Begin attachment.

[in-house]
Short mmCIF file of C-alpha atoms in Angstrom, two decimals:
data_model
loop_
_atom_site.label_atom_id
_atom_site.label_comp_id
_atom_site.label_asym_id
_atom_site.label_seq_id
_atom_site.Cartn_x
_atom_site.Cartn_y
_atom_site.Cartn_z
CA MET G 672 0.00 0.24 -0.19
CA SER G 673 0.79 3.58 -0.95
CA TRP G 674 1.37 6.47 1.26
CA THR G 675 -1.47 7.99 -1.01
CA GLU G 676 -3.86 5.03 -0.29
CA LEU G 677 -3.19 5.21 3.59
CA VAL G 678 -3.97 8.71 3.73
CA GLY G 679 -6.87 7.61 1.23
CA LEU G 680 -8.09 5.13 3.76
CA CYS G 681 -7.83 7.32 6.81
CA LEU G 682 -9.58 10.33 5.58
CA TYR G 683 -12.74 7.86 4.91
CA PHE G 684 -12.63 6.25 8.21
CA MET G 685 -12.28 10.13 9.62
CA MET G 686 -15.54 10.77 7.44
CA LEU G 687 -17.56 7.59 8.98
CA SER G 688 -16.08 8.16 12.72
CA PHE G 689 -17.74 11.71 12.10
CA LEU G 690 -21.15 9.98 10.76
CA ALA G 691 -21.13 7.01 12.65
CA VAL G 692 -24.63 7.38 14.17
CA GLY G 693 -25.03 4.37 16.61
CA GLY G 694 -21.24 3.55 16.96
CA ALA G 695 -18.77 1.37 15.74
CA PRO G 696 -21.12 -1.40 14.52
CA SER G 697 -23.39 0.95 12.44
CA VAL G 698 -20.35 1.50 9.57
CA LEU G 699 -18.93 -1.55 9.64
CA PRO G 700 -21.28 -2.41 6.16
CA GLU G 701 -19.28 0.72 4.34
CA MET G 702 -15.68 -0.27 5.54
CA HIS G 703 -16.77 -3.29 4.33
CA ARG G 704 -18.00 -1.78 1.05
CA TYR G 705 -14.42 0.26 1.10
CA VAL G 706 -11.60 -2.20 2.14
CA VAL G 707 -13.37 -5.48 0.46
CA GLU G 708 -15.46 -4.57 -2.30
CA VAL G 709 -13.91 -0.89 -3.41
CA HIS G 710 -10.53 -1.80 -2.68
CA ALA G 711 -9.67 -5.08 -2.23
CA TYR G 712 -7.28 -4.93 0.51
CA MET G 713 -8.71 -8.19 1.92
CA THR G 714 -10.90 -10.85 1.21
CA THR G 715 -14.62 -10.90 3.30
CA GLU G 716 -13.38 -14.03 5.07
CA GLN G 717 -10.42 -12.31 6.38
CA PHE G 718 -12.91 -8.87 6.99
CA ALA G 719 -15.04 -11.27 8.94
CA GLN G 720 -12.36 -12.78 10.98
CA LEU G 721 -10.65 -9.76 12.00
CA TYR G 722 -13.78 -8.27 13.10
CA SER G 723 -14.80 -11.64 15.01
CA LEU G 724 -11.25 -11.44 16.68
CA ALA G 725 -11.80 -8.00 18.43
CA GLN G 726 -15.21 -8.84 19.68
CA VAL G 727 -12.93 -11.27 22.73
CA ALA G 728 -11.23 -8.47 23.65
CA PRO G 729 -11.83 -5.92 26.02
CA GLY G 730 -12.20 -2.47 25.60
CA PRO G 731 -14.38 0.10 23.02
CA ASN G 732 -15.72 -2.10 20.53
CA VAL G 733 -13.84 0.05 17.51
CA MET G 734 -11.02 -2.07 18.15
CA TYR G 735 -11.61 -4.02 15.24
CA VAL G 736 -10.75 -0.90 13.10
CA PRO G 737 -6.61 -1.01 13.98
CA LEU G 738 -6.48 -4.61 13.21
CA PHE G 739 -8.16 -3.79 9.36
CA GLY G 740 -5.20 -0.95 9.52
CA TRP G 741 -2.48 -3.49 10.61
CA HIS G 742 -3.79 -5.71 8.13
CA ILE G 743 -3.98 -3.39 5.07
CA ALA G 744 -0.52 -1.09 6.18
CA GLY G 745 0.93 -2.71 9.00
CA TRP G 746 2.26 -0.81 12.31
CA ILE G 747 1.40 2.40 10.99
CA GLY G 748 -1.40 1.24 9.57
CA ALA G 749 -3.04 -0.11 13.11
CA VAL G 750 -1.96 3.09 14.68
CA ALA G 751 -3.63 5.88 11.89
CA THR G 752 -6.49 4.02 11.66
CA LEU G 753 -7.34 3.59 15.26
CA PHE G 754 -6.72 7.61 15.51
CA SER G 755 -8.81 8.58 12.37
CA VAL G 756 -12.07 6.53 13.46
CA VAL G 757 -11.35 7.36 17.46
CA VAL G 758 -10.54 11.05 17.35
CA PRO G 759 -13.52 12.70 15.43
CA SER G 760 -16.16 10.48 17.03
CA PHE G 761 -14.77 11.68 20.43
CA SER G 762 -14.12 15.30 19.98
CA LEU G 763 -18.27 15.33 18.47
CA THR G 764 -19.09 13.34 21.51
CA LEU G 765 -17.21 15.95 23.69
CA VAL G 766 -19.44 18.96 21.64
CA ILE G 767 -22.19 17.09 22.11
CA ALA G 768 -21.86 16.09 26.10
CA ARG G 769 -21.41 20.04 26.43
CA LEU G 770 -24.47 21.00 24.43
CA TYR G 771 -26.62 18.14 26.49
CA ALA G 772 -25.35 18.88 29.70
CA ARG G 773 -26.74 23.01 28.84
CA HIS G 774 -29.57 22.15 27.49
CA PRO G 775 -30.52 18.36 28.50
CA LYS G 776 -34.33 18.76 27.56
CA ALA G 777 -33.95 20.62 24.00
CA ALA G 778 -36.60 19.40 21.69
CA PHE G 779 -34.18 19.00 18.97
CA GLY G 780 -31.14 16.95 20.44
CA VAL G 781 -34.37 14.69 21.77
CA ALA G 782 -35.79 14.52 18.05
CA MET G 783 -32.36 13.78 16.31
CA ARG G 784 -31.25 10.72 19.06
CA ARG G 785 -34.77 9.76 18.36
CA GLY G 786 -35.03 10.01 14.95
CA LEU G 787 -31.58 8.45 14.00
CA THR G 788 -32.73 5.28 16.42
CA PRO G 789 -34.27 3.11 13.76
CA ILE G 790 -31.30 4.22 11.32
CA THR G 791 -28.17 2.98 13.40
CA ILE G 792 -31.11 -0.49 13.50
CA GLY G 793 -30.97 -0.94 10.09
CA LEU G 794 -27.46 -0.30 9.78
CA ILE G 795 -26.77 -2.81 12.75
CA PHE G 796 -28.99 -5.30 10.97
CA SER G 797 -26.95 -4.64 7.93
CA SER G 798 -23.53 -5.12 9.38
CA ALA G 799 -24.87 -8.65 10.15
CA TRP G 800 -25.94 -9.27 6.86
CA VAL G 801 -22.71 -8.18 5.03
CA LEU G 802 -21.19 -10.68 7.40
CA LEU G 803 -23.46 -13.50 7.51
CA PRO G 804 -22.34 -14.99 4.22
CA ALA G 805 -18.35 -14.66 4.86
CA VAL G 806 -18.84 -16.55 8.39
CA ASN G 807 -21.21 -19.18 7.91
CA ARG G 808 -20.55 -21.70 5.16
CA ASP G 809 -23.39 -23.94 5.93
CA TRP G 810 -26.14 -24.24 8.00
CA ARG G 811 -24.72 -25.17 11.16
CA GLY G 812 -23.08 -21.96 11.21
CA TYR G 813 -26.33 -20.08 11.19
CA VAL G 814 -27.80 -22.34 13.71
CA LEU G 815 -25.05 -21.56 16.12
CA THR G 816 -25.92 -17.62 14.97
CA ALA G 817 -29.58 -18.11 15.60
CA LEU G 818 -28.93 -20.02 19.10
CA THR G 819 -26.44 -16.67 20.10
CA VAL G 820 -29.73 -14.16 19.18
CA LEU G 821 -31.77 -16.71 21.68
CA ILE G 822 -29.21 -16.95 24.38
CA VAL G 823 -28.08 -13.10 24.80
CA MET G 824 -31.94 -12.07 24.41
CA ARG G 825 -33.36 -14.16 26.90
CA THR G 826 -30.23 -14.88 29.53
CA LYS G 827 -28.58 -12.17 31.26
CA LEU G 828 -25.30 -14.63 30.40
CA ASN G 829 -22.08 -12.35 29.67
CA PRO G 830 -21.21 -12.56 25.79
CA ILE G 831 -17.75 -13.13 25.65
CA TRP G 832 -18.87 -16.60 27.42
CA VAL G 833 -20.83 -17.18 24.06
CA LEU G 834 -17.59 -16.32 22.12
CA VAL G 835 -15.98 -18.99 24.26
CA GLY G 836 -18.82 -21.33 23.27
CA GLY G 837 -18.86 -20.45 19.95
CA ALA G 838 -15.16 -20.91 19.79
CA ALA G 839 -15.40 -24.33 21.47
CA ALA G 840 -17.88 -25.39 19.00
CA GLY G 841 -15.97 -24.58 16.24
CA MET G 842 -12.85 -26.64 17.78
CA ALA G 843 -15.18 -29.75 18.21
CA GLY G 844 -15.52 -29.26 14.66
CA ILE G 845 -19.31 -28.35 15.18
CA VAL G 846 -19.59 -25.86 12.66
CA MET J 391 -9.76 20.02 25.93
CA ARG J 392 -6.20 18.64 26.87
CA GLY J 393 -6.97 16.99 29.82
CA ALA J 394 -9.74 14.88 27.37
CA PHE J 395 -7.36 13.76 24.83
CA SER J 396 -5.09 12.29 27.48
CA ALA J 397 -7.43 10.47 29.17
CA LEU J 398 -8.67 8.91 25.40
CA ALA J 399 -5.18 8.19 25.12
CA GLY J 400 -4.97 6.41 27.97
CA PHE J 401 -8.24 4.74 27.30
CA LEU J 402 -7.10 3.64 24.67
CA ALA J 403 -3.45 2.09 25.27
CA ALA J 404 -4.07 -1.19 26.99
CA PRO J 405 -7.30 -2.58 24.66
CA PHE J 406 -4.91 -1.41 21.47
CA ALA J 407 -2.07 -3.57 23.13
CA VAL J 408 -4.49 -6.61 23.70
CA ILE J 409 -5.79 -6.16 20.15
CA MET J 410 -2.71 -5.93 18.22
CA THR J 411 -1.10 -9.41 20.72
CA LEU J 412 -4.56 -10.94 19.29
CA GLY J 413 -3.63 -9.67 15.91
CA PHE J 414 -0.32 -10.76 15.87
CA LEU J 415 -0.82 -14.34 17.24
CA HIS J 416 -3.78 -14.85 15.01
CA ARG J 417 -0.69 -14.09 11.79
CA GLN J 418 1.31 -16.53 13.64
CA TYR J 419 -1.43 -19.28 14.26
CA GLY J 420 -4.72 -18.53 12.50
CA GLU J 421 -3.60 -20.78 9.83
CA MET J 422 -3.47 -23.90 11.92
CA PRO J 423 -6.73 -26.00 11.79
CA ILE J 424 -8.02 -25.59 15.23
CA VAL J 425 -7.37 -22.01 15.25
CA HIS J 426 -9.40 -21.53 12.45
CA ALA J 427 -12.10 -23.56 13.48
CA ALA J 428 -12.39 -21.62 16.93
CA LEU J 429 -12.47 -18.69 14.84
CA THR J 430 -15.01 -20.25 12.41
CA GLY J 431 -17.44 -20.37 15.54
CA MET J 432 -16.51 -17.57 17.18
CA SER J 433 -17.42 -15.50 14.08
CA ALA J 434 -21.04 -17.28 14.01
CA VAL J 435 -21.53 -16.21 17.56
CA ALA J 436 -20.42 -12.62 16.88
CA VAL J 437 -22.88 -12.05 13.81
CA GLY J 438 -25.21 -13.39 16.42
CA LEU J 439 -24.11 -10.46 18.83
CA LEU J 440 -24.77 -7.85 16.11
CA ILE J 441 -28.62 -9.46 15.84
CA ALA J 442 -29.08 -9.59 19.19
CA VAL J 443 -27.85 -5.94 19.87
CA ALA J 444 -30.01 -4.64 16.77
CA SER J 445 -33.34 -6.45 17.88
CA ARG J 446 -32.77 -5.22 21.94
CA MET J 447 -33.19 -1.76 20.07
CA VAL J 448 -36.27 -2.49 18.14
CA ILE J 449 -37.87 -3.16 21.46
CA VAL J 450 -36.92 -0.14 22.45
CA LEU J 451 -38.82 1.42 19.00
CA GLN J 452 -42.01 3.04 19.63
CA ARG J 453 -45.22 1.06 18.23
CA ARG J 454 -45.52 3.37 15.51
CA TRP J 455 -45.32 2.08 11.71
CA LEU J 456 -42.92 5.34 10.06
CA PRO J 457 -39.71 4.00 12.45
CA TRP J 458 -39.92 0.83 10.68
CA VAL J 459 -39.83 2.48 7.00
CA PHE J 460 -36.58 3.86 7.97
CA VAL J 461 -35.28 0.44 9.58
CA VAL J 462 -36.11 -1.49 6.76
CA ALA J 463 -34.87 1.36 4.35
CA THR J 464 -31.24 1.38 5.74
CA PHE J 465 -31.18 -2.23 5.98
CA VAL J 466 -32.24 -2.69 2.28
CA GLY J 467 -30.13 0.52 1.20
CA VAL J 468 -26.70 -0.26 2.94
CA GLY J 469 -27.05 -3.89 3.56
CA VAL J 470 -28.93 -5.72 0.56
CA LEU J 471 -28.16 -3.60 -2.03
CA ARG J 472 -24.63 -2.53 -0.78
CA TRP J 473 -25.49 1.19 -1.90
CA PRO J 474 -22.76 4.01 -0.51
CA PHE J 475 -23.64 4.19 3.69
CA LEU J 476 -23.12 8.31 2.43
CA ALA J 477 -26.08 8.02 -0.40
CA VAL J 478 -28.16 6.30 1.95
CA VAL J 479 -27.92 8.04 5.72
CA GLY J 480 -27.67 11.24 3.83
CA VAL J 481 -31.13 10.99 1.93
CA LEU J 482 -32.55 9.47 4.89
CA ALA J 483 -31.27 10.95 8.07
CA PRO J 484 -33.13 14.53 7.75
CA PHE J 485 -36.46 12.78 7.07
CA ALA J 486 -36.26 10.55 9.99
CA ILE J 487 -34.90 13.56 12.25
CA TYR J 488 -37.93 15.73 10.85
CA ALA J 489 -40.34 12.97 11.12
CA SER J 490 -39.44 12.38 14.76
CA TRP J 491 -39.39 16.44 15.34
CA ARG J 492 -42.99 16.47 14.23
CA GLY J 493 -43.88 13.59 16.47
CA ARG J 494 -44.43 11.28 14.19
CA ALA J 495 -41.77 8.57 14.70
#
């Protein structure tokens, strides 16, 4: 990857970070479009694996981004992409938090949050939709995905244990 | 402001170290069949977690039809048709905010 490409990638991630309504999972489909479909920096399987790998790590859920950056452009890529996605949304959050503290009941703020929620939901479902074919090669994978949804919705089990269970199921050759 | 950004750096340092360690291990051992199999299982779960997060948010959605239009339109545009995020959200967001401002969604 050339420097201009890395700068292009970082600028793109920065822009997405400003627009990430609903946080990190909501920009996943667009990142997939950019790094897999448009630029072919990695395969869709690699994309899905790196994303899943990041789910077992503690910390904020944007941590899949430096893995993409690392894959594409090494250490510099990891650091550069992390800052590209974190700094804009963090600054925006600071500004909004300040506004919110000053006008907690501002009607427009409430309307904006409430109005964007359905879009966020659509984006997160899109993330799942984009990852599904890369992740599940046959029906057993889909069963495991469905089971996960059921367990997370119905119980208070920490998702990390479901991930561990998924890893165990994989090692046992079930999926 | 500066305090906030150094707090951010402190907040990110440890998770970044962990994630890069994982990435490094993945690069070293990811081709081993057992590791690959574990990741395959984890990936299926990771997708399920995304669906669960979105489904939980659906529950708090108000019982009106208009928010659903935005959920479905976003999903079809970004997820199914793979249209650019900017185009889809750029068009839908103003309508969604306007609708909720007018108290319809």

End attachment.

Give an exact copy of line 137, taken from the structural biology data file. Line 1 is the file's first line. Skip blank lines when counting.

CA SER G 797 -26.95 -4.64 7.93